• Monday, May 27, 2024
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Cardiologist calls for national survey on CVDs


Abiodun Adeoye, a cardiologist at the University College Hospital (UCH), Ibadan, Oyo State, has called on  the federal government to conduct a national survey on cardiovascular diseases (CVDs) to ascertain the number of people that have heart-related diseases.

This is coming as he raised the alarm over the increasing death ratio from cardiac arrest, hypertension, stroke and other CVDs in Nigeria.

Adeoye said the survey, would help the government reduce mortality rate of CVDs by 2025. According to him, “There is no national survey yet on CVDs, but pockets of studies from centres, especially in UCH, has shown that the number of people coming down with hypertension is increasing; the number of people coming down with cardiac inversion, which is heart attack, is increasing; people coming down with stroke is increasing; total number of death because of these three diseases is also increasing and there is a need to act and the time to act is now.”

The cardiologist who spoke during the Heart Walk organised by a non-governmental organisation, the Eagles’ Heart Foundation (EHF) in Ibadan, to mark the World Heart Day tagged: “Creating Heart-Healthy Environments” stated that the World Heart Federation (WHF) reported that about 17.3m people die yearly because of cardiovascular related diseases, adding that the body said the death ratio would increase to 30m people every year by 2030 if urgent and decisive steps were not taken to stem the tide.

Adeoye stressed the need for Nigeria to key into the major goal of the WHF, known as 25×25: Achieving a 25 percent relative reduction in overall mortality from CVDs, cancer, diabetes or chronic respiratory diseases by the year 2025.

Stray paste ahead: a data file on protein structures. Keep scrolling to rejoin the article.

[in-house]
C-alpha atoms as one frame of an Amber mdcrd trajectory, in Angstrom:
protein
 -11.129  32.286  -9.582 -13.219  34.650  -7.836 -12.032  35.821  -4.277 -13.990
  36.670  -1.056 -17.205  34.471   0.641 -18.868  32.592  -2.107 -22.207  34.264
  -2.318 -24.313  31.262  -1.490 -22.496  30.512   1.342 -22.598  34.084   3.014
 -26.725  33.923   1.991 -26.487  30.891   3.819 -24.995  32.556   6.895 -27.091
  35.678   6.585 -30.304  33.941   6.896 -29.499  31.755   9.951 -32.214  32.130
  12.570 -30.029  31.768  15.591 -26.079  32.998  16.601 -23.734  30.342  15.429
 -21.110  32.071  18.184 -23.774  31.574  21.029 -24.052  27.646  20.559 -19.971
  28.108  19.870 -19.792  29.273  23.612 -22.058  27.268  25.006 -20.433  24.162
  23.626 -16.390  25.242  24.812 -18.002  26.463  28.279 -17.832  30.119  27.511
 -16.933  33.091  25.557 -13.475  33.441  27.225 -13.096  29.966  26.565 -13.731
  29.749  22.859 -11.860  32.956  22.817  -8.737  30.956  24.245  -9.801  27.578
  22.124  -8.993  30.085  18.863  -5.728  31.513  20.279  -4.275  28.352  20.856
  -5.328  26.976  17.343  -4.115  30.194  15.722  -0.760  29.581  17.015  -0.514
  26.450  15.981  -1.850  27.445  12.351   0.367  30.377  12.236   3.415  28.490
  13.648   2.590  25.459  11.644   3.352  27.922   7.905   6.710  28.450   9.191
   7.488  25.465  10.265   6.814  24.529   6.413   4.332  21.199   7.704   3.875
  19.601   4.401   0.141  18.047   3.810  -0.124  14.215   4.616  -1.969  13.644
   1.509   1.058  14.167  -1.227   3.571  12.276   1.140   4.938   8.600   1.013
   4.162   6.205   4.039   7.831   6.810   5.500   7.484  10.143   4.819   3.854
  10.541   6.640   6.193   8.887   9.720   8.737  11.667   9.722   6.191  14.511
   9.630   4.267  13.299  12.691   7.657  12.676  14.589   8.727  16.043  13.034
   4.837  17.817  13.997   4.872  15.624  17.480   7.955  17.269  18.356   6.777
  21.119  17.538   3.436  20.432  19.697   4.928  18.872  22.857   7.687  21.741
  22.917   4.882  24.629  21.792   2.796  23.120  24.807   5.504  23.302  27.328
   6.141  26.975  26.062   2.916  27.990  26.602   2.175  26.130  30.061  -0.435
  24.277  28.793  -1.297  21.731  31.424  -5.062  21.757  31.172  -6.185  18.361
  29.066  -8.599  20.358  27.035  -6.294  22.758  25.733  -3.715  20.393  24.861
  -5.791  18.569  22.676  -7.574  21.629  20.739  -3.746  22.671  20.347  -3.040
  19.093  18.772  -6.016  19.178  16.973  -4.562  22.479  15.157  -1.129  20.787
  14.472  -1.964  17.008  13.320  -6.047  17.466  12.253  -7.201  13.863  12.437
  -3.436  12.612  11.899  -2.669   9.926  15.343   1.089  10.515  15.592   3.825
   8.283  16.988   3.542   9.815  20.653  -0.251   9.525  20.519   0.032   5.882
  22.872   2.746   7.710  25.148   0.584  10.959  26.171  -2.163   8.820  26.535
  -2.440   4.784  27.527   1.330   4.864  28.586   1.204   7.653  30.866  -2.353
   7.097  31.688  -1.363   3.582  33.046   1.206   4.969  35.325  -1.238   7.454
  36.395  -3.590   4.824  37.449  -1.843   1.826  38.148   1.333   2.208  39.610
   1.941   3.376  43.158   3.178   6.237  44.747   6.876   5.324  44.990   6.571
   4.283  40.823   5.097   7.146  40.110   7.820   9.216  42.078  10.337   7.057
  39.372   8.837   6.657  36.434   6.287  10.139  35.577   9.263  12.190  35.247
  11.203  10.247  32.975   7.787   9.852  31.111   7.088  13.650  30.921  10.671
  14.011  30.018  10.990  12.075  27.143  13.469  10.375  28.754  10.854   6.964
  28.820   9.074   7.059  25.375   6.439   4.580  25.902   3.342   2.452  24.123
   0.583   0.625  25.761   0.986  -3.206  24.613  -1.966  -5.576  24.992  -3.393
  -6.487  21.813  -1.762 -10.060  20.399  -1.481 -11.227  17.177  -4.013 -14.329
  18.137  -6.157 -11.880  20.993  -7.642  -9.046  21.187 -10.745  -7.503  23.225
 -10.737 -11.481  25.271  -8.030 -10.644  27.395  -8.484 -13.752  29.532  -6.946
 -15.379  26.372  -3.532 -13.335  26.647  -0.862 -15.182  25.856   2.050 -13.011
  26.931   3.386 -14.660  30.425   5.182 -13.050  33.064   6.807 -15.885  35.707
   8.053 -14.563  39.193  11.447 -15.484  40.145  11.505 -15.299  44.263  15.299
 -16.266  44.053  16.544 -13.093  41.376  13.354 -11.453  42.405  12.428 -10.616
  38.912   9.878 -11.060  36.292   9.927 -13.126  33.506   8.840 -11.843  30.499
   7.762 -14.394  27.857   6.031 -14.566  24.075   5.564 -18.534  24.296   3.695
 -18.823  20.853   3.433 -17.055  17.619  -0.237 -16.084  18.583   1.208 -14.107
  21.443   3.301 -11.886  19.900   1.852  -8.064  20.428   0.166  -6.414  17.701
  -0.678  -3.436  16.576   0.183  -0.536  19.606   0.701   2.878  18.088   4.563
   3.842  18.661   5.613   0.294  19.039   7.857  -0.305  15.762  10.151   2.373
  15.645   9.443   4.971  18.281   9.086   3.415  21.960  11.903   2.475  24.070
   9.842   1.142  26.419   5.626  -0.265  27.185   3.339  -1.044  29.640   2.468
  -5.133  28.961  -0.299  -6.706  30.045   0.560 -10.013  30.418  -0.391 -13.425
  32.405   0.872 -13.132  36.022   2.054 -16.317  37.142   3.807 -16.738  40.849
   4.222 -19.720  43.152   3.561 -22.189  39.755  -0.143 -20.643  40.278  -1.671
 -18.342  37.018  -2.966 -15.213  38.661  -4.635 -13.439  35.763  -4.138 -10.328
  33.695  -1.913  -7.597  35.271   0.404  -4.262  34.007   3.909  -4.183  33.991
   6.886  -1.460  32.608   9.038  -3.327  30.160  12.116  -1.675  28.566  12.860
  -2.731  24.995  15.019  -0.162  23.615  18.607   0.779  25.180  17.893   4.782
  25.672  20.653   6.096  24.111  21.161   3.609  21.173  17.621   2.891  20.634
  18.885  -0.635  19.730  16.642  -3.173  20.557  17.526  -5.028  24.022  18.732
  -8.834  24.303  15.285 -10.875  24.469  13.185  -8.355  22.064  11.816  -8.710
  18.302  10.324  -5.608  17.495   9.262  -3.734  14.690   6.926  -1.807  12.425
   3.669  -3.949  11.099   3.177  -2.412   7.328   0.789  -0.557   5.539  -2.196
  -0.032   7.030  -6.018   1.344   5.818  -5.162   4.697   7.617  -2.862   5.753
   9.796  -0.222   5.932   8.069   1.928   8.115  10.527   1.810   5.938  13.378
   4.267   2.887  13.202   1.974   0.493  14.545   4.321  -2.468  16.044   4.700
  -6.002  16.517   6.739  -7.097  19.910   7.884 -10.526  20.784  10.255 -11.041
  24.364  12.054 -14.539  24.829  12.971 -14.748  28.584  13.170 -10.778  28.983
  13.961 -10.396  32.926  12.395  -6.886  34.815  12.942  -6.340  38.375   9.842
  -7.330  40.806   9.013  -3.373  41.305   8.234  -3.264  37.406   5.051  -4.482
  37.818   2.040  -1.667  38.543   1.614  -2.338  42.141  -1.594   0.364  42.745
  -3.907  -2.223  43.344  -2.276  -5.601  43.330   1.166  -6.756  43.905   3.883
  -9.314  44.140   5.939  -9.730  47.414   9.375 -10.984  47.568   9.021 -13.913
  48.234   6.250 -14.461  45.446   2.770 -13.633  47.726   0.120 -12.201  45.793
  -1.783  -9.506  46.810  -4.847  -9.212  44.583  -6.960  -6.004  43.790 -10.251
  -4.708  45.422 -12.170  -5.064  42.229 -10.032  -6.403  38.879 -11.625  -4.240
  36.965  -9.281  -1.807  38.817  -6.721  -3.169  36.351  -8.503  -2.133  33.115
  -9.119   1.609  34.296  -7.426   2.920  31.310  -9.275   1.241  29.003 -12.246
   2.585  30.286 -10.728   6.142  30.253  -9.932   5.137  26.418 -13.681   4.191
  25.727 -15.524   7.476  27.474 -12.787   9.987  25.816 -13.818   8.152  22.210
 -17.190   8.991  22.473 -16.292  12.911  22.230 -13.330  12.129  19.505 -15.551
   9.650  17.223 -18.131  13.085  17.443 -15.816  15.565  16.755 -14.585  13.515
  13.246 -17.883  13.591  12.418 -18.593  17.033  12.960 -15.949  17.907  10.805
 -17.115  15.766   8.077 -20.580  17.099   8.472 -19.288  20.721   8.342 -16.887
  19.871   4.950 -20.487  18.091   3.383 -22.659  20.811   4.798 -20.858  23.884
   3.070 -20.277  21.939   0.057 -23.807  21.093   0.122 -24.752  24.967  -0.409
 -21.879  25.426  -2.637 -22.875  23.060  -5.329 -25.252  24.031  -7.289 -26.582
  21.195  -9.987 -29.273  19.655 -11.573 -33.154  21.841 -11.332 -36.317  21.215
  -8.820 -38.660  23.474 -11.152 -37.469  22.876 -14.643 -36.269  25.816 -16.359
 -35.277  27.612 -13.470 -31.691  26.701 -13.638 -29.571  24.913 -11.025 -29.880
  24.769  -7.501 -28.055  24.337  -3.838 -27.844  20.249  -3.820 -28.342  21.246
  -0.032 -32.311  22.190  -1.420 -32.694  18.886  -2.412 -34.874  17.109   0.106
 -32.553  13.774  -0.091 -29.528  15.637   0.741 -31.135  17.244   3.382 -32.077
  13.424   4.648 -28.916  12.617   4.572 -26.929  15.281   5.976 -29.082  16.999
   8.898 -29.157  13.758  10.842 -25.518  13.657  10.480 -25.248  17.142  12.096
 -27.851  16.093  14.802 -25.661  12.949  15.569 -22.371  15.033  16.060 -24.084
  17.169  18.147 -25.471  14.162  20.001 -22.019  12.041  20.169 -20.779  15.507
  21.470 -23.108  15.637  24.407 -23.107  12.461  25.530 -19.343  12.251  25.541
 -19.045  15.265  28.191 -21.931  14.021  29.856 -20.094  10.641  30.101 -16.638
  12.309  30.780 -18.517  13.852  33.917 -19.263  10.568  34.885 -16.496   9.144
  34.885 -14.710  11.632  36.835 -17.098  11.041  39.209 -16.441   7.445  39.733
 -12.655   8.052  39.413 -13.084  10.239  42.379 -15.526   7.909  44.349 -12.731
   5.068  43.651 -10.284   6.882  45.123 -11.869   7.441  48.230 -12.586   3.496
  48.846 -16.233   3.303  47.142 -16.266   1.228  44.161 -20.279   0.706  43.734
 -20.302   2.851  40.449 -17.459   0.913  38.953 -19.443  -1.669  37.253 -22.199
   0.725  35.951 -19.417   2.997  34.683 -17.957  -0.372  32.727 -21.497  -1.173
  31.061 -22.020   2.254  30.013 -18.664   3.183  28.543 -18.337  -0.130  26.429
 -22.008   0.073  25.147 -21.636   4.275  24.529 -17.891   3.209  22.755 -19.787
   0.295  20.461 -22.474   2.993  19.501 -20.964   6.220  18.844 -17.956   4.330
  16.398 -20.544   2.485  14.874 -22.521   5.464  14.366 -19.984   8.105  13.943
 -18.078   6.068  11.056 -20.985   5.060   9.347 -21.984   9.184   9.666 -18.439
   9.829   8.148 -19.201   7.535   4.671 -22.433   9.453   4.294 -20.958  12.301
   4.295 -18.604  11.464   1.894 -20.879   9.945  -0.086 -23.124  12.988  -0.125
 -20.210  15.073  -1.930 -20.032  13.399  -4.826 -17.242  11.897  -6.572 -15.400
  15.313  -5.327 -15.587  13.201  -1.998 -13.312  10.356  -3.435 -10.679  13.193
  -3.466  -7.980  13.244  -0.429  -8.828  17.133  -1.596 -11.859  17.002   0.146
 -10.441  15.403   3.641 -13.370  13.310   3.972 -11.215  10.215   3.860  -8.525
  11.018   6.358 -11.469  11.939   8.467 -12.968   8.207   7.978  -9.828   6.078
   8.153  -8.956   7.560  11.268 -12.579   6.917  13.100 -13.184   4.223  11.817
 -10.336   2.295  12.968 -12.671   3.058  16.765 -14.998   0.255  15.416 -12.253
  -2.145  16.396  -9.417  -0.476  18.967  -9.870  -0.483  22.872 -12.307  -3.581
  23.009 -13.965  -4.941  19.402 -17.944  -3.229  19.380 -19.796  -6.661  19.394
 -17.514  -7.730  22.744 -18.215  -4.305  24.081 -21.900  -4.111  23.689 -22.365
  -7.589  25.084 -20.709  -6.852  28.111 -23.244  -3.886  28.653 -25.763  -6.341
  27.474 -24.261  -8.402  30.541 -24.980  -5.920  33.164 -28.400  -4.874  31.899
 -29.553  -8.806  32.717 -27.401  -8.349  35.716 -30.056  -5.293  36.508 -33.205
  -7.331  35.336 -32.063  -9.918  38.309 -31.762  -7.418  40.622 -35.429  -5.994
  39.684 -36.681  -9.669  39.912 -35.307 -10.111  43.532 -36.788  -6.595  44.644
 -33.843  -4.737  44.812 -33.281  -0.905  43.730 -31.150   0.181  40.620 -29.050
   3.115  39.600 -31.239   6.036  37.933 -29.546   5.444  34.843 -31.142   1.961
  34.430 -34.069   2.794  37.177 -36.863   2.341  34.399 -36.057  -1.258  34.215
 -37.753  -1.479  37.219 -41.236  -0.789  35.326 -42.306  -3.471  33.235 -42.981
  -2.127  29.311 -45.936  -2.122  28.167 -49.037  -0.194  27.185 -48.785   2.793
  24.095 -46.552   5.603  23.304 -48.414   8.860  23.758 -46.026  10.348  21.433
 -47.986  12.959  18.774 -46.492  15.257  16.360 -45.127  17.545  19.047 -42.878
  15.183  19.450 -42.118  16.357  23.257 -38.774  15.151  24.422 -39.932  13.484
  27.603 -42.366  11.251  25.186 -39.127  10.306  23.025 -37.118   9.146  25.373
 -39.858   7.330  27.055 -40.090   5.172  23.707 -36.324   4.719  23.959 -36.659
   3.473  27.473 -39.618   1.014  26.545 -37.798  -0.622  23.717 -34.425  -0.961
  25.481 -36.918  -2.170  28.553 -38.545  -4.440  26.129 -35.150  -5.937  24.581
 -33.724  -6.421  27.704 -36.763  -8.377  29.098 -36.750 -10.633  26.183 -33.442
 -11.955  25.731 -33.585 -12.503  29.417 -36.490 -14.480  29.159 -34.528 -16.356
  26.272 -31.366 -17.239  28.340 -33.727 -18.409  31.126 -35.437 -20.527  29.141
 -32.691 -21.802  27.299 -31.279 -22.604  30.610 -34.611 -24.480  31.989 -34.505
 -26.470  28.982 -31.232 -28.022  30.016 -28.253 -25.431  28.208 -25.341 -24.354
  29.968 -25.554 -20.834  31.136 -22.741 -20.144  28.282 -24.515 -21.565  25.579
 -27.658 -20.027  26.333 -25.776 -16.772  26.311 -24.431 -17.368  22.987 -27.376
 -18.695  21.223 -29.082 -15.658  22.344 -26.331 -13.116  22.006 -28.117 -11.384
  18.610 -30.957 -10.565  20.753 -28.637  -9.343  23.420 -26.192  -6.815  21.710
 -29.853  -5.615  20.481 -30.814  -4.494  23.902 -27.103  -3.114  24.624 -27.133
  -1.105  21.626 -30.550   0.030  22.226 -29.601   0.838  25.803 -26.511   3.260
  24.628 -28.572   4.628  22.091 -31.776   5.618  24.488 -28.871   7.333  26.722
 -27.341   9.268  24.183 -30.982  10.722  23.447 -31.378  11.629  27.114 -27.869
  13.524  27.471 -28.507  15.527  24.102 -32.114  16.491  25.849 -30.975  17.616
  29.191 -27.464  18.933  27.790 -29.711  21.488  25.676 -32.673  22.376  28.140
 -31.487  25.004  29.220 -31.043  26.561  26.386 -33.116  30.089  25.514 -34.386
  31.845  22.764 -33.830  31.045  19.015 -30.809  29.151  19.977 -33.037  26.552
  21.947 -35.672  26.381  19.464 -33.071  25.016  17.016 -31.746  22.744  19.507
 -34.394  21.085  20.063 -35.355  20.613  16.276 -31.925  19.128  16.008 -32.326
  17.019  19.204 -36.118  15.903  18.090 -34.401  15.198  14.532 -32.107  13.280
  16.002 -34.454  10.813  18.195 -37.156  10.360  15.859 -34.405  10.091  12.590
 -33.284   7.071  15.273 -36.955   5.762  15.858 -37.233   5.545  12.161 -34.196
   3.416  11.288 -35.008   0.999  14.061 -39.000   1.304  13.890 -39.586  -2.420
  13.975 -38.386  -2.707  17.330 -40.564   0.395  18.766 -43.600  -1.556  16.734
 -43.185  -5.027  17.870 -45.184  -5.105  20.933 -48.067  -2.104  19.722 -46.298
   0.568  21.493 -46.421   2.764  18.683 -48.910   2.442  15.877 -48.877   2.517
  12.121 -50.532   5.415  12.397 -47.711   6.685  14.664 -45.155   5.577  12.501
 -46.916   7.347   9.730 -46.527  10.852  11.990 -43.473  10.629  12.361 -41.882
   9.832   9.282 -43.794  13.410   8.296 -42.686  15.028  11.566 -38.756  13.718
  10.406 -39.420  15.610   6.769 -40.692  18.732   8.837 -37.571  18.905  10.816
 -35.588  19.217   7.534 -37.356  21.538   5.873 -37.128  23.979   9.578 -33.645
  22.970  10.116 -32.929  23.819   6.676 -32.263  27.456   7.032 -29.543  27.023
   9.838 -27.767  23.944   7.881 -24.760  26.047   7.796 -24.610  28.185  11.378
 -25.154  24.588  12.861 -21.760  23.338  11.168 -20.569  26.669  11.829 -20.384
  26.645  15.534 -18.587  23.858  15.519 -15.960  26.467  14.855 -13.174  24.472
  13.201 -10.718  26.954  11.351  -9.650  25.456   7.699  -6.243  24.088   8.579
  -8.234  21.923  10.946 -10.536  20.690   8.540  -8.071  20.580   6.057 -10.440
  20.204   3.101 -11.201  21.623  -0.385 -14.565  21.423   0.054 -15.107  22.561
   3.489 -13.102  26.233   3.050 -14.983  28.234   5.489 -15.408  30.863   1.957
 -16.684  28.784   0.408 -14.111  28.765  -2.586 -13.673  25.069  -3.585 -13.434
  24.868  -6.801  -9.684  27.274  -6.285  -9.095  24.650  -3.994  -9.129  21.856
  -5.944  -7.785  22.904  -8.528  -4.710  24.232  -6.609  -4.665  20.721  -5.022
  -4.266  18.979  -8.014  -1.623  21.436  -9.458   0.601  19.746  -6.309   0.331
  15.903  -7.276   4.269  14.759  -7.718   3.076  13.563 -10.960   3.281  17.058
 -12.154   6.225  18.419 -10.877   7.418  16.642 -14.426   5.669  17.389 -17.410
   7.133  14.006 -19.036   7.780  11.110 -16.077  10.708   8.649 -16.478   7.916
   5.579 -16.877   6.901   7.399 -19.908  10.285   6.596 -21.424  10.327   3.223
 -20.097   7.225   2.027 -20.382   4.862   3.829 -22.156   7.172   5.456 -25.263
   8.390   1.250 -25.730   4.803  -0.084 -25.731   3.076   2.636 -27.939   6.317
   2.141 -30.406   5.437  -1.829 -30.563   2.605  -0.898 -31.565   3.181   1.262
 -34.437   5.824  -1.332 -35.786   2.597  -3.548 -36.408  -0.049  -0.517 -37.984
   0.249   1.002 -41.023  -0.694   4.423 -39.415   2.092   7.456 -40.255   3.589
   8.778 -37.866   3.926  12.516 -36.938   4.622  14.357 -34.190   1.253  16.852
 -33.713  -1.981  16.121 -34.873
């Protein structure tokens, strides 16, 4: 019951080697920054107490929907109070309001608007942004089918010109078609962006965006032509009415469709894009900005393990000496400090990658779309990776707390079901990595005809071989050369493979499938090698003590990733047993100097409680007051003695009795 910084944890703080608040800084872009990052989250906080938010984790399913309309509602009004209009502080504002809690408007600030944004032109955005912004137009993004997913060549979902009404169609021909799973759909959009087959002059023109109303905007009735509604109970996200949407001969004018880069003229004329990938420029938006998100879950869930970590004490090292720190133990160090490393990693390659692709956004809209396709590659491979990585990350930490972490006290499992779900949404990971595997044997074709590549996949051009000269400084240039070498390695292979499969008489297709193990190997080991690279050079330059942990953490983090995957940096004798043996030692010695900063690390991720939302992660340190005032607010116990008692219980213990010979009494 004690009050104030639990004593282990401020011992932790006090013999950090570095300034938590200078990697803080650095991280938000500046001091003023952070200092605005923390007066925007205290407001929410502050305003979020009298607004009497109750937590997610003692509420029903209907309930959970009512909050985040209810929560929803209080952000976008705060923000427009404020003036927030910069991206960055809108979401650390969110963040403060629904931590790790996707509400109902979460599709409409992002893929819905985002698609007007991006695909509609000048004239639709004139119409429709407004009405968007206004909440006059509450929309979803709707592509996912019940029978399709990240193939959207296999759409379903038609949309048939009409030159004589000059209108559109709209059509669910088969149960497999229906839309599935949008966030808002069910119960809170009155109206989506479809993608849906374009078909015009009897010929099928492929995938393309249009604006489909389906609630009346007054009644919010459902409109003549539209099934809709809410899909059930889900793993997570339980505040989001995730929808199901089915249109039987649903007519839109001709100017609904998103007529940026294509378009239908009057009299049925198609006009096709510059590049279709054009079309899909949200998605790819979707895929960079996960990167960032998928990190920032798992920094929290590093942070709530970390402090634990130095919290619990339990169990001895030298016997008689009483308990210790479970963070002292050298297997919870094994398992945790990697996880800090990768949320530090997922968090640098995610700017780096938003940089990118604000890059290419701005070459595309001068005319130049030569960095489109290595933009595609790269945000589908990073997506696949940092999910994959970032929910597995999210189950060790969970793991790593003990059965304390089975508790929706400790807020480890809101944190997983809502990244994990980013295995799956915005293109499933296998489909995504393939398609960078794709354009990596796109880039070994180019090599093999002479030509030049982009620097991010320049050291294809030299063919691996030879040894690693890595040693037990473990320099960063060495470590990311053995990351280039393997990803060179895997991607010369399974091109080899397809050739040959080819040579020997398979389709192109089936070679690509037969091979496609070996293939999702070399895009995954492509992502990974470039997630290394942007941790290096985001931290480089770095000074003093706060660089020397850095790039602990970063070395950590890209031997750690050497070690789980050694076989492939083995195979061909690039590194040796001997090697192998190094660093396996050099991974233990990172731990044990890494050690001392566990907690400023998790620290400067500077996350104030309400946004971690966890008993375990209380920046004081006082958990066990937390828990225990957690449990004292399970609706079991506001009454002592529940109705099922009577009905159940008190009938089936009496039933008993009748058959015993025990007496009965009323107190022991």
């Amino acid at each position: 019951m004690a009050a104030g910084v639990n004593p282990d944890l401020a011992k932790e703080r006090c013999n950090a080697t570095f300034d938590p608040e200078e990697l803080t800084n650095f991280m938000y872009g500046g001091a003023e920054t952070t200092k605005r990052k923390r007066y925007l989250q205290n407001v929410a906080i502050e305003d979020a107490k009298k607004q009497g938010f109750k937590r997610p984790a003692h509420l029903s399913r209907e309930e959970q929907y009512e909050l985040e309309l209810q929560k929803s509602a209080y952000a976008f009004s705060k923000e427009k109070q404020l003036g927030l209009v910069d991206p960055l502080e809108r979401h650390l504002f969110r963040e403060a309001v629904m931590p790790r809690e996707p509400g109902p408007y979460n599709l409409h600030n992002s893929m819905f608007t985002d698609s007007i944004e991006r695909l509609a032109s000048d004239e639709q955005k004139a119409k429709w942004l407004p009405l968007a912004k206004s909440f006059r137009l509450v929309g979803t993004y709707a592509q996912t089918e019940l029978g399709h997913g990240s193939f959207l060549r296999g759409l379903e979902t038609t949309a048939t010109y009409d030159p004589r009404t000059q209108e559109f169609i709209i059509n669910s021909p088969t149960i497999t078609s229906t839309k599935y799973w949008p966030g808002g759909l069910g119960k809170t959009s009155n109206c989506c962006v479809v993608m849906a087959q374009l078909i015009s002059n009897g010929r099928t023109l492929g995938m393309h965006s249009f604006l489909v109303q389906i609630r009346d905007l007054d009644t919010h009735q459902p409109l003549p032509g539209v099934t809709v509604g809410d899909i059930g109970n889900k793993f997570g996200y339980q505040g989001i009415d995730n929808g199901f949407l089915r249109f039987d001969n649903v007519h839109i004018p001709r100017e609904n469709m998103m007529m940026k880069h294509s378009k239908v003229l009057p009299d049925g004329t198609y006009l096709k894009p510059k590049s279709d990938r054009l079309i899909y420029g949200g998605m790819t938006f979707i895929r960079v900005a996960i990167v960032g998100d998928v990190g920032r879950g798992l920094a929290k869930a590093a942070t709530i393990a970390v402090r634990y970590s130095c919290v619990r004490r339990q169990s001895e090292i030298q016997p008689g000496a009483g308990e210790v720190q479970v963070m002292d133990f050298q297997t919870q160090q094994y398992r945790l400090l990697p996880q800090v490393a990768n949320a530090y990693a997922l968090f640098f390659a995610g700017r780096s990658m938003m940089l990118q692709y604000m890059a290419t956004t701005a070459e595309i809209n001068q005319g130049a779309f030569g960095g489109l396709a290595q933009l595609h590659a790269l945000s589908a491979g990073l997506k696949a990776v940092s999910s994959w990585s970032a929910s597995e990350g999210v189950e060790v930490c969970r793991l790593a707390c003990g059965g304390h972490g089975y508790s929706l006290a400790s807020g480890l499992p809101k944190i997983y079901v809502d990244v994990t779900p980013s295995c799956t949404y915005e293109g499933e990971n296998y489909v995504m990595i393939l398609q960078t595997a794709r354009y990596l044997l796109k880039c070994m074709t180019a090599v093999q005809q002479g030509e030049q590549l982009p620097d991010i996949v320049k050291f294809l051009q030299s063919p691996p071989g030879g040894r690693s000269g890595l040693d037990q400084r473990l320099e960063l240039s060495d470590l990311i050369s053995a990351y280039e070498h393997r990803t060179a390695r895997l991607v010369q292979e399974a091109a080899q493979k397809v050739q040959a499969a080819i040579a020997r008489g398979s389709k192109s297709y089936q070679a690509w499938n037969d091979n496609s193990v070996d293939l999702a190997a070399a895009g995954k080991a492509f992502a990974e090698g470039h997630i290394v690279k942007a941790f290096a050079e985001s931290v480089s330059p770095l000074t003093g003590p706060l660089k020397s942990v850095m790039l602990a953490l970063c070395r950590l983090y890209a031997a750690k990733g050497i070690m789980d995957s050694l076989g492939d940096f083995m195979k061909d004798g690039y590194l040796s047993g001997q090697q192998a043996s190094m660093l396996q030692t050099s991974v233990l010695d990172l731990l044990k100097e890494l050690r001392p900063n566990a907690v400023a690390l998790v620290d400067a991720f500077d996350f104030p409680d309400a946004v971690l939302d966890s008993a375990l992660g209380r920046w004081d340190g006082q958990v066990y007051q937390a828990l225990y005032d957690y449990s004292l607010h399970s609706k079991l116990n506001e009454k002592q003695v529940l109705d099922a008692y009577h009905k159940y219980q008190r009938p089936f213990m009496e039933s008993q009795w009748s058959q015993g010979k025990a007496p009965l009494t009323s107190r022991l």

This, he said, would help Nigerians reduce cardiovascular risks and promote a heart-healthy planet.

“The essence of this World Heart Day is to sensitise people on how to maintain their heart and heart-healthy environment. Don’t eat junk food. Eat vegetable, fruits and ensure that you avoid fatty foods. If you eat a lot of fatty food, it will clog the artery that supplies the brain and the heart and it can lead to heart attack and stroke.

“We also need to do regular physical exercise. This will help in toning your body, the heart too will be toned and you will be able to perform better. This is a clarion call to the government that if they are constructing roads, they should also make walkways; but not such where hit-and-run vehicles will knock anybody down. We need to walk to tone the heart.

Adeoye said “the heart is a muscle; you need to tone it so that it will work better. If you do physical exercise, you are not likely to be obese. Obesity is a risk factor for heart attack and stroke. When you exercise well, you are not likely to be obese. If you become obese, it is a risk that diabetes and hypertension will soon come.”

Many youths and adults participated in the heart walk, led by Ibukun Sowemimo, the executive director of EHF.

Sowemimo however  said the World Health Organisation (WHO) recommends at least 30 minutes of physical activities at least five times in a week, adding that the people that participated in the heart walk had more than 150 minutes of physical activities.

Remi Feyisipo